The use of satellites is a highly developed technology utilized extensively throughout the world. In the past 2 decades, it has progressed from quasi-experimental in nature to one with routine provisions of new services. They take advantage of the unique characteristics of geostationary satellite orbits (GSO). The design of satellite systems is well understood, but the technology is still dynamic. The satellites are useful for long-distance communication services, for services across oceans or difficult terrain, and point to-multipoint services such as television distribution.
Frequency allocation for satellites is controlled by the International Telecommunication Union (ITU). In the U.S., the Federal Communications Commission (FCC) makes the frequency allocations and assignments for nongovernment satellite usage. The FCC imposes a number of conditions regarding construction and maintenance of in-orbit satellites.
There are many satellite systems operated by different organizations and different countries mainly developed for communications and data transmissions; these include: Iridium of Motorola, Global star of Loral Corporation, Intelsat, CS-series of Japan, Turksat of Turkey, Aussat of Australia, Galaxy and Satcom of the U.S., Anik of Canada, TDF of France, etc. Some of the communication satellite systems are suitable for navigation purposes. However, satellite systems specifically designed for navigation are limited in number. The most established and readily accessible by civilian and commercial users are the GPS system of the U.S. and the Glonass of Russia.
The first generation of the satellite system was the Navy satellite system (Navsat), which became operational in January 1964, following the successful launch of the first transit satellite into polar orbit.
FIGURE 10.34 Transit satellite Doppler curve. As the satellite approaches the receiver, the frequency of the received signal increases due to Doppler shift. At the time of closest approach, the transmitted and received frequencies are the same. The frequencies received from a receding satellite result in lower values. This is also applicable in other position sensing satellites such as GPS, Glonass, Starfix, etc.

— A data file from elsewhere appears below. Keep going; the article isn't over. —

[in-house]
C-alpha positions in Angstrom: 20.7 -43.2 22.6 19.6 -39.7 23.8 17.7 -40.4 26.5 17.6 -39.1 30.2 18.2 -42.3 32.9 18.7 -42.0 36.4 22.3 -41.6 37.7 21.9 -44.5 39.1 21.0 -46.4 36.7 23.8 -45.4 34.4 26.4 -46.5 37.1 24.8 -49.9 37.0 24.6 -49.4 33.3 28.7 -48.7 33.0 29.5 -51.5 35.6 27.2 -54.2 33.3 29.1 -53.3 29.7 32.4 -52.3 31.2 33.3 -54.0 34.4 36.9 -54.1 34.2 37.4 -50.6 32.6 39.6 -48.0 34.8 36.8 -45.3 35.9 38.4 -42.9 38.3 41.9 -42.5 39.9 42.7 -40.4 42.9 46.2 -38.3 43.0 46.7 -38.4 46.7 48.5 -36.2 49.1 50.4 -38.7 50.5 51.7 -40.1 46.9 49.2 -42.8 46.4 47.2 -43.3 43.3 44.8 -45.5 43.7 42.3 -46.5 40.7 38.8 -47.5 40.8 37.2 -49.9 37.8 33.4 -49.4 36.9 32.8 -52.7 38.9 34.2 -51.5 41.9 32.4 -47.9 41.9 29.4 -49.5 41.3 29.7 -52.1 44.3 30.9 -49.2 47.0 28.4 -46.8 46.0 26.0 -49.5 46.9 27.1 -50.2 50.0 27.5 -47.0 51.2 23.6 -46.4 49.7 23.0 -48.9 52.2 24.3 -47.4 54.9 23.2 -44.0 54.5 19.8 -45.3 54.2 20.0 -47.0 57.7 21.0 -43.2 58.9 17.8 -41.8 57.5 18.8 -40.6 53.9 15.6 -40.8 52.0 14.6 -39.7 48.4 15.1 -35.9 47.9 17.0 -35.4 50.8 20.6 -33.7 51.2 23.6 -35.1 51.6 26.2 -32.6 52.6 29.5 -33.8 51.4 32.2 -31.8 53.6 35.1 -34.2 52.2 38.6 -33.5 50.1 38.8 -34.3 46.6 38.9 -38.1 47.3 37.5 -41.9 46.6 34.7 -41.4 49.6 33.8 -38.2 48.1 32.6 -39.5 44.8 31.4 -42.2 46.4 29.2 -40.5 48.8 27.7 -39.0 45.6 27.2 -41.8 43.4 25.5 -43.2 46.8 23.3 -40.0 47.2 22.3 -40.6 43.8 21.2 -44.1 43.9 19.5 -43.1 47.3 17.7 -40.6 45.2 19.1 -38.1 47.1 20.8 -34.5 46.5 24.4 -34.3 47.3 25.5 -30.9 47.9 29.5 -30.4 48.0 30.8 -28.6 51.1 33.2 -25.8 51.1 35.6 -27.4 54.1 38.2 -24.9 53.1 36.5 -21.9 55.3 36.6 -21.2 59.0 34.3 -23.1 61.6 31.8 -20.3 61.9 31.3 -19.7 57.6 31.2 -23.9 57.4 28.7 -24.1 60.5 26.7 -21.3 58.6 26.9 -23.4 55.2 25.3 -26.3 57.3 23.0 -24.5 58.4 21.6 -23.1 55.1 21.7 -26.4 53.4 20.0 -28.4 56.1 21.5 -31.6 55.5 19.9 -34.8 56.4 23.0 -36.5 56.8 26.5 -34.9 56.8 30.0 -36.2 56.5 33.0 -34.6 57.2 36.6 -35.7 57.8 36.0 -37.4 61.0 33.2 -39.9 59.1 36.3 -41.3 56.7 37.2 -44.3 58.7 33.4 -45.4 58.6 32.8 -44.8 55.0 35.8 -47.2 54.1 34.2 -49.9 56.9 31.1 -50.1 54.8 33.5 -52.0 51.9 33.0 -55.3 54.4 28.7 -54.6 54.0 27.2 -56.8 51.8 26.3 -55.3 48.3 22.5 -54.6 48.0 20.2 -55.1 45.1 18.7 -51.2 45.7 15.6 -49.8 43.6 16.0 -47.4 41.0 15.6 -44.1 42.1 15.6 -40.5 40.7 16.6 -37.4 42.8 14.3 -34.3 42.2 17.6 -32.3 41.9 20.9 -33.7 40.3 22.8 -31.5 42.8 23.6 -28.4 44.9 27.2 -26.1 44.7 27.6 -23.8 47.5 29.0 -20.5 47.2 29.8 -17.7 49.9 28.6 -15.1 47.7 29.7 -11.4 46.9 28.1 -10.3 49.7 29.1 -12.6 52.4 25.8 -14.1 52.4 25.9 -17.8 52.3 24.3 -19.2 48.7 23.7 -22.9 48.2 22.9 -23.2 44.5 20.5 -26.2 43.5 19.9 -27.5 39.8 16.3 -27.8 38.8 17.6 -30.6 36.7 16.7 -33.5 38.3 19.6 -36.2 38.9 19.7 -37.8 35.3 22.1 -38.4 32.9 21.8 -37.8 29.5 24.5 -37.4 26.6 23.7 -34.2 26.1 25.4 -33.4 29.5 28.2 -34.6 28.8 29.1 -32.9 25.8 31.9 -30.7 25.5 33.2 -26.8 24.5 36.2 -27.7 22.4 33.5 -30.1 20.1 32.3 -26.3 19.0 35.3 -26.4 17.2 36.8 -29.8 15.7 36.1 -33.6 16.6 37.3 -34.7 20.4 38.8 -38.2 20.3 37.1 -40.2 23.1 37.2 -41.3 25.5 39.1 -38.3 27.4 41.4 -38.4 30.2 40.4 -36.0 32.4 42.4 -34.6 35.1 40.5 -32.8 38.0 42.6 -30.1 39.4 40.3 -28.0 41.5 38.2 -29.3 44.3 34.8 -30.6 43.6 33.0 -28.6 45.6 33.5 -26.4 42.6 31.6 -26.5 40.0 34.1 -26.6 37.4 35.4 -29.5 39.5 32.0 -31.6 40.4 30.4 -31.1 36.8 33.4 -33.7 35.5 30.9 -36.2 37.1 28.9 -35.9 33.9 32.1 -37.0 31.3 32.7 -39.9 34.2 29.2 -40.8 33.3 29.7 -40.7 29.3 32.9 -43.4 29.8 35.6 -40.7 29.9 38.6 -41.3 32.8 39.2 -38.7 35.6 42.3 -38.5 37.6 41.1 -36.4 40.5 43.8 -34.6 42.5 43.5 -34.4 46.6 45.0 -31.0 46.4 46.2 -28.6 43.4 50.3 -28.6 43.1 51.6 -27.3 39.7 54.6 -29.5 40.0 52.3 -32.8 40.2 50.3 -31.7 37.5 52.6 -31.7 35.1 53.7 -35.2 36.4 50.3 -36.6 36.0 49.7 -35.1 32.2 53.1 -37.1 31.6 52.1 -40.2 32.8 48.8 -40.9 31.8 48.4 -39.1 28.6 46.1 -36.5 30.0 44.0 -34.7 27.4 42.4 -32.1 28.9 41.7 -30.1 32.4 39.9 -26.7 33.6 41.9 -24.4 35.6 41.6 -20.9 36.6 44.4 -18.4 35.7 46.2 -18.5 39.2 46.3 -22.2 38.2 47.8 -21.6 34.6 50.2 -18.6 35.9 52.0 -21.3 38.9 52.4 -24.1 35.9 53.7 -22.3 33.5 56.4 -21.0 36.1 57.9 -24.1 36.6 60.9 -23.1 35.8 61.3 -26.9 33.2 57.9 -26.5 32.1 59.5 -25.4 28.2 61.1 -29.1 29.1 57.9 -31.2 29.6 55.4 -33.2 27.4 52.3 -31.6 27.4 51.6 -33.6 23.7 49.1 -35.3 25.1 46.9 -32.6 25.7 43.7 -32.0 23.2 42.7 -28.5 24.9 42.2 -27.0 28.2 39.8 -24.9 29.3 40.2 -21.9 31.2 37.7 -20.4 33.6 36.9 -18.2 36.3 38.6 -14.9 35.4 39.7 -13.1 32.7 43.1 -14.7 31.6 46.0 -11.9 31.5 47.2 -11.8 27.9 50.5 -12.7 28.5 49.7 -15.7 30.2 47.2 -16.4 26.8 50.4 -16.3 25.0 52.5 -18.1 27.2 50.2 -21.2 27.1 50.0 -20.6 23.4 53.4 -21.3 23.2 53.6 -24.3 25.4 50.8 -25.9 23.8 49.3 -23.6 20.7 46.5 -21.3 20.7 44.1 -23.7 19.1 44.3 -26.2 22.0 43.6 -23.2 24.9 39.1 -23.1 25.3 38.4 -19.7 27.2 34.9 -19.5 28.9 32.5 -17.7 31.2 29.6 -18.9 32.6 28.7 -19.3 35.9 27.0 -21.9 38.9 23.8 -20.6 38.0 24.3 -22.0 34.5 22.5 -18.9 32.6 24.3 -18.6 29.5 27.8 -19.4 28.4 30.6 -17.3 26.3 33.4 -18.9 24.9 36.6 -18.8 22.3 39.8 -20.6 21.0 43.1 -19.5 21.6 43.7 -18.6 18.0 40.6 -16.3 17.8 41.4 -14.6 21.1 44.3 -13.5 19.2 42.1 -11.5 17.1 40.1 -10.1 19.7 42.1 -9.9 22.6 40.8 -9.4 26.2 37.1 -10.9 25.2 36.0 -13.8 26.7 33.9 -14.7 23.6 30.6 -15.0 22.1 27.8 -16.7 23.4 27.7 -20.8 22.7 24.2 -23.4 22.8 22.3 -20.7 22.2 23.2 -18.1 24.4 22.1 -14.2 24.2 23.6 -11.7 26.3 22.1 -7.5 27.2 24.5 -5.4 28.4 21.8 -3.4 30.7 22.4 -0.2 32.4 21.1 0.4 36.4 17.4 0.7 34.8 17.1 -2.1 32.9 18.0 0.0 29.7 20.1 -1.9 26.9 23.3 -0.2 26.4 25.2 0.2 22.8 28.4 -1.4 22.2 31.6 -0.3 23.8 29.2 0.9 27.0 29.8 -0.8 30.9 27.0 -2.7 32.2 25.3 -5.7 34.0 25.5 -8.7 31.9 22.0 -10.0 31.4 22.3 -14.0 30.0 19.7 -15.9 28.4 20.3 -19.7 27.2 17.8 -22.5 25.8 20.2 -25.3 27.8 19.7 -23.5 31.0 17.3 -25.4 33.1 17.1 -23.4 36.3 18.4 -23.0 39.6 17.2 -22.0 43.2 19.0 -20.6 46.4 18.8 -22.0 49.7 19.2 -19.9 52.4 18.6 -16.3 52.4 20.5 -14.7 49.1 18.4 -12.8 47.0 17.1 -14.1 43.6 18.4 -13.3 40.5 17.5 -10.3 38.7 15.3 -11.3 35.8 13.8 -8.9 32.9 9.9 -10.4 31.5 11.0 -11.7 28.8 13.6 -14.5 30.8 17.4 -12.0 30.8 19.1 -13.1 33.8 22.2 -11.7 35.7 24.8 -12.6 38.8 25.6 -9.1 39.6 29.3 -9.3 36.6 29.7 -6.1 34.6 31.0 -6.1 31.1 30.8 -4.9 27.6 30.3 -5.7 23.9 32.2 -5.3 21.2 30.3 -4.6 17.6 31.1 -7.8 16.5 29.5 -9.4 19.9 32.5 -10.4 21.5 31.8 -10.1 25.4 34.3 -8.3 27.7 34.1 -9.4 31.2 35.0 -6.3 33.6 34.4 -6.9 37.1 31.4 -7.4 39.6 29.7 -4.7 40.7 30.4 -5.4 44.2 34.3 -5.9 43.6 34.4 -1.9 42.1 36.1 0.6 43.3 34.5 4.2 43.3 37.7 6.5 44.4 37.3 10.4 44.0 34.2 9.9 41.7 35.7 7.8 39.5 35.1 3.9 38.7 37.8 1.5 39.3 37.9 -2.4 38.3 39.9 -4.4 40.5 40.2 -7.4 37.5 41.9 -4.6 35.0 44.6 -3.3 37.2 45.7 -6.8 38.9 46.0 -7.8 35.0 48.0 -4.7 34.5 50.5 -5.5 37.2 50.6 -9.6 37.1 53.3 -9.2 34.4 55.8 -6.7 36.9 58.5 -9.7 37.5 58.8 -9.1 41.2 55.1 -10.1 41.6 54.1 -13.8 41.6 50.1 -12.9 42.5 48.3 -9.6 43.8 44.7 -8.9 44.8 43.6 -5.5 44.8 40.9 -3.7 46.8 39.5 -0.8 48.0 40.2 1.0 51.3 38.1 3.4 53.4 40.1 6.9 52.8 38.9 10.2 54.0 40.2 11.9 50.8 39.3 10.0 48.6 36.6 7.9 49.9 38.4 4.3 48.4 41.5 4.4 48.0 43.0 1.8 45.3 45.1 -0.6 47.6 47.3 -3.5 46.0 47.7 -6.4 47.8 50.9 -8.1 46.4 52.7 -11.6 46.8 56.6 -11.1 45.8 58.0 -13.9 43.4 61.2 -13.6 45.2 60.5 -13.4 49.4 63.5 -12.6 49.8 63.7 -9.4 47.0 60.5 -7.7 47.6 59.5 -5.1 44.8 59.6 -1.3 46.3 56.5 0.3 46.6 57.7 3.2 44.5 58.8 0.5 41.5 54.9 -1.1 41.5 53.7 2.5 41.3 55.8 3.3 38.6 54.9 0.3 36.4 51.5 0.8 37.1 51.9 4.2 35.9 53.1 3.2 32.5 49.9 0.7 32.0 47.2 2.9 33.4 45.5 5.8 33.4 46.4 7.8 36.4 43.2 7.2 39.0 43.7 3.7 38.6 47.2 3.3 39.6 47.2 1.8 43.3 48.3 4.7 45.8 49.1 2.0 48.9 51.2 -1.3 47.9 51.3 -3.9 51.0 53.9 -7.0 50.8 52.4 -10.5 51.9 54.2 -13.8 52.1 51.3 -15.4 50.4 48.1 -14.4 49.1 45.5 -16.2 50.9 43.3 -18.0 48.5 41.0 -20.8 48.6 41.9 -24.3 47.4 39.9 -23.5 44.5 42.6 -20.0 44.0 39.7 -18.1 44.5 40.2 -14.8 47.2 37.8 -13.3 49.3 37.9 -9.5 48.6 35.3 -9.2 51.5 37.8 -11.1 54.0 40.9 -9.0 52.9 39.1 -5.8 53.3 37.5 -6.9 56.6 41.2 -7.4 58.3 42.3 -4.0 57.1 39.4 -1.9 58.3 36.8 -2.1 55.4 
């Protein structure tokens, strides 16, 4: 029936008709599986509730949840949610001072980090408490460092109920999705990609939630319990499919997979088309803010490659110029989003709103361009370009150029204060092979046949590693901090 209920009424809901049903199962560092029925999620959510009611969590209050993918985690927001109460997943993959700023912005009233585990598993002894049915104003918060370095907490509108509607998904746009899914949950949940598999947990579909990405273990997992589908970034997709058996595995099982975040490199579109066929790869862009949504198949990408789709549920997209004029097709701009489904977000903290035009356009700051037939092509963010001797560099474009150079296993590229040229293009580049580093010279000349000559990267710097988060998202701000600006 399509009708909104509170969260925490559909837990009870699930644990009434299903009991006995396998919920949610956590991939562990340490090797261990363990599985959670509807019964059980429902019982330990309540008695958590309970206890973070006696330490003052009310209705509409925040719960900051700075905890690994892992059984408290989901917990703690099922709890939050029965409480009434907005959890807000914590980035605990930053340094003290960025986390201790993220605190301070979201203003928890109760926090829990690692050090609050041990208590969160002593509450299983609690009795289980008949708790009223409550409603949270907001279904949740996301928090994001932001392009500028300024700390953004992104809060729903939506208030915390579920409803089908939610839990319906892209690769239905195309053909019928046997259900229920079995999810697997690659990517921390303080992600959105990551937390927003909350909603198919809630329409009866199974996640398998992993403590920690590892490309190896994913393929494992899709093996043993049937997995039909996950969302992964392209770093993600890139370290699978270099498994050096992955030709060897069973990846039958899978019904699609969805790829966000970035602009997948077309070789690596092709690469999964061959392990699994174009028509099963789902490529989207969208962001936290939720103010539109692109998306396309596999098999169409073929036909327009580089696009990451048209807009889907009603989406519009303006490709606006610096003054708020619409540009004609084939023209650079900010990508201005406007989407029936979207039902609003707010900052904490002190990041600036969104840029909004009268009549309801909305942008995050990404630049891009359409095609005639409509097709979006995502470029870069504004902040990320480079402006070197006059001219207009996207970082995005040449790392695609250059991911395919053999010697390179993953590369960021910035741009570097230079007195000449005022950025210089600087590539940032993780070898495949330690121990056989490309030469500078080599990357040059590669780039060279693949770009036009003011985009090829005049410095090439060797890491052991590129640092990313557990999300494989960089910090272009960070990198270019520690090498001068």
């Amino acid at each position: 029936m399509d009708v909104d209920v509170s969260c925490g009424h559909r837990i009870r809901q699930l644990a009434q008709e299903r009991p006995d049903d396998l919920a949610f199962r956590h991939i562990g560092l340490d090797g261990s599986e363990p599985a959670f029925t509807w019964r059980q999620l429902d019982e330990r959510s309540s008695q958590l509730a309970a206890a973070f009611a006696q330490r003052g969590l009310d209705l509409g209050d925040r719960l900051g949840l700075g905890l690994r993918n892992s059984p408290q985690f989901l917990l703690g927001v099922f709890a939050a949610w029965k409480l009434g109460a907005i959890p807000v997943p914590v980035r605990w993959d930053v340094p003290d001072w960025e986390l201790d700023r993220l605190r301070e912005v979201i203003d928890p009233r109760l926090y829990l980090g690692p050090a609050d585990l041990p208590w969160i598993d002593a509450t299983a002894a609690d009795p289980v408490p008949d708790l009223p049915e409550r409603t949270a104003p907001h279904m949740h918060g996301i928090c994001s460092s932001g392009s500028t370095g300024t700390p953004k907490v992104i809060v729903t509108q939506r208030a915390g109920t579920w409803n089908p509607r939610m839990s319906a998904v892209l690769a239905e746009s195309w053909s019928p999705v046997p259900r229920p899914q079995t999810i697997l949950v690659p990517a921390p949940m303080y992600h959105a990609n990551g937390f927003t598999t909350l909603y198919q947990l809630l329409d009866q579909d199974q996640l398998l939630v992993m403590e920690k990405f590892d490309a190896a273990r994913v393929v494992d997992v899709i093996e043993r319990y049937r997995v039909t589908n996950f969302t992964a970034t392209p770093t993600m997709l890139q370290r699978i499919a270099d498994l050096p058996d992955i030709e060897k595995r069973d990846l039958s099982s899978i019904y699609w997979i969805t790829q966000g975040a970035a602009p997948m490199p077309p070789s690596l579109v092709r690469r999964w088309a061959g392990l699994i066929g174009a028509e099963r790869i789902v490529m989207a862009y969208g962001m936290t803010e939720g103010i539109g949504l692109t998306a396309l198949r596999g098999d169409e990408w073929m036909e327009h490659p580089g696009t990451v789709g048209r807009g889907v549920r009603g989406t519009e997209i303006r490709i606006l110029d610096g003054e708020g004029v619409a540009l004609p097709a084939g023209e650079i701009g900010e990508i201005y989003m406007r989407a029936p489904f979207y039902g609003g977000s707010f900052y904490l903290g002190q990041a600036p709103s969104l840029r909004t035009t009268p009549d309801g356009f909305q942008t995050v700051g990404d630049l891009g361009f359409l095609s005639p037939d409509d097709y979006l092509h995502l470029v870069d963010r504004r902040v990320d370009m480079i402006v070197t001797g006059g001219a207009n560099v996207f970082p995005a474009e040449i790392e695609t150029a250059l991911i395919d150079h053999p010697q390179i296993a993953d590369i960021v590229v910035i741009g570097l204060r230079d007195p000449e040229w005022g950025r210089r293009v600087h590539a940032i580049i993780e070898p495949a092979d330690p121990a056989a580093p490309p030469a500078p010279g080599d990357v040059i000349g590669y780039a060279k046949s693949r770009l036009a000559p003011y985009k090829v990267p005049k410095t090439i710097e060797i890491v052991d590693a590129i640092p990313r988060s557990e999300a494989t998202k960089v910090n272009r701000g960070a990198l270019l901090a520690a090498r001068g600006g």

The system was declared open for private and commercial use in 1967. Civil designation of the name of the system is Transit Navigation Satellite System, or simply Transit. Later, this system evolved to become the modern Navsat GPS system, which will be discussed in detail. Most of the operational principles discussed here are inherited by the GPS system.
The Transit system consists of operational satellites, plus several orbiting spares, a network of ground tracking stations, a computing center, an injection station, naval observatory time signals, and receiver computer combinations. The transit satellites are in circular polar orbits about 1075 km above ground with periods of revolution of about 107 min. Because of the rotation of the Earth beneath the satellites, every position on Earth comes within range of each satellite at least twice a day, at 12 h intervals. As originally intended, if at least five satellites are operational at any given time, the average time between fix opportunities would vary from about 95 min near the equator to about 35 min or less above 70° North and South.
The Transit system is based on the Doppler shift of two frequencies, 150 MHz and 400 MHz, transmitted simultaneously by each satellite moving its orbit at a tangential velocity of about 7.5 km s–1. Two frequencies are used so that the effects of the ionosphere and atmospheric refraction on the incoming satellite transmission can be compensated for by the receivers. Each frequency is modulated by a repeating data signal lasting 2 min, conveying the current satellite time and its orbital parameters and other information. Within the receiver, a single Doppler signal is created by processing the two signals transmitted by the satellite. By plotting the frequency of this signal versus time, a characteristic curve of the type shown in Figure 10.34 is obtained. Since the frequency of the transmitted signal is compressed as the satellite approaches, according to what proportion of the velocity vector is seen by the user receiver, the curve begins at time T1 at a frequency several cycles higher than the transmitted frequency.
Tracking stations record Doppler observations and memory readout received during each satellite pass to relay them to a computer center. Updated orbital position and time data communications are relayed to an “injection” station from the computer center for transmission to satellite in a burst once each 12 h. Enough data is supplied in this 15 s injection message to last for 16 h of consecutive 2 min broadcasts describing the current orbital positions of the satellite.
The system accuracy depends on the accuracy of the satellite orbit computation, the effect of ionosphere refraction, the precision of the receiver speed, and heading determination. Under optimal conditions, the system is capable of producing fixes with a maximum rms error of about 35 m for the stationary receivers anywhere on Earth. Nevertheless, if a site is occupied for several weeks, an accuracy better than 1 m can be achieved. The time signal transmitted as a “beep” at the end of each 2 min transmission cycle coincides with even minutes of Coordinated Universal Time, which can be used as a chronometer check.
There are other satellite systems, either already in existence or in the planning stages, suitable for navigation. Some of these are: Marec satellites operating at VHF and owned by the intergovernmental consortium INMARSAT; privately owned Geostar provides services for oil industry; and many other systems offering transcontinental communication and navigation services as well as position sensing; examples include: SATCOM, ARINC’s, Avsat, Starfix, etc.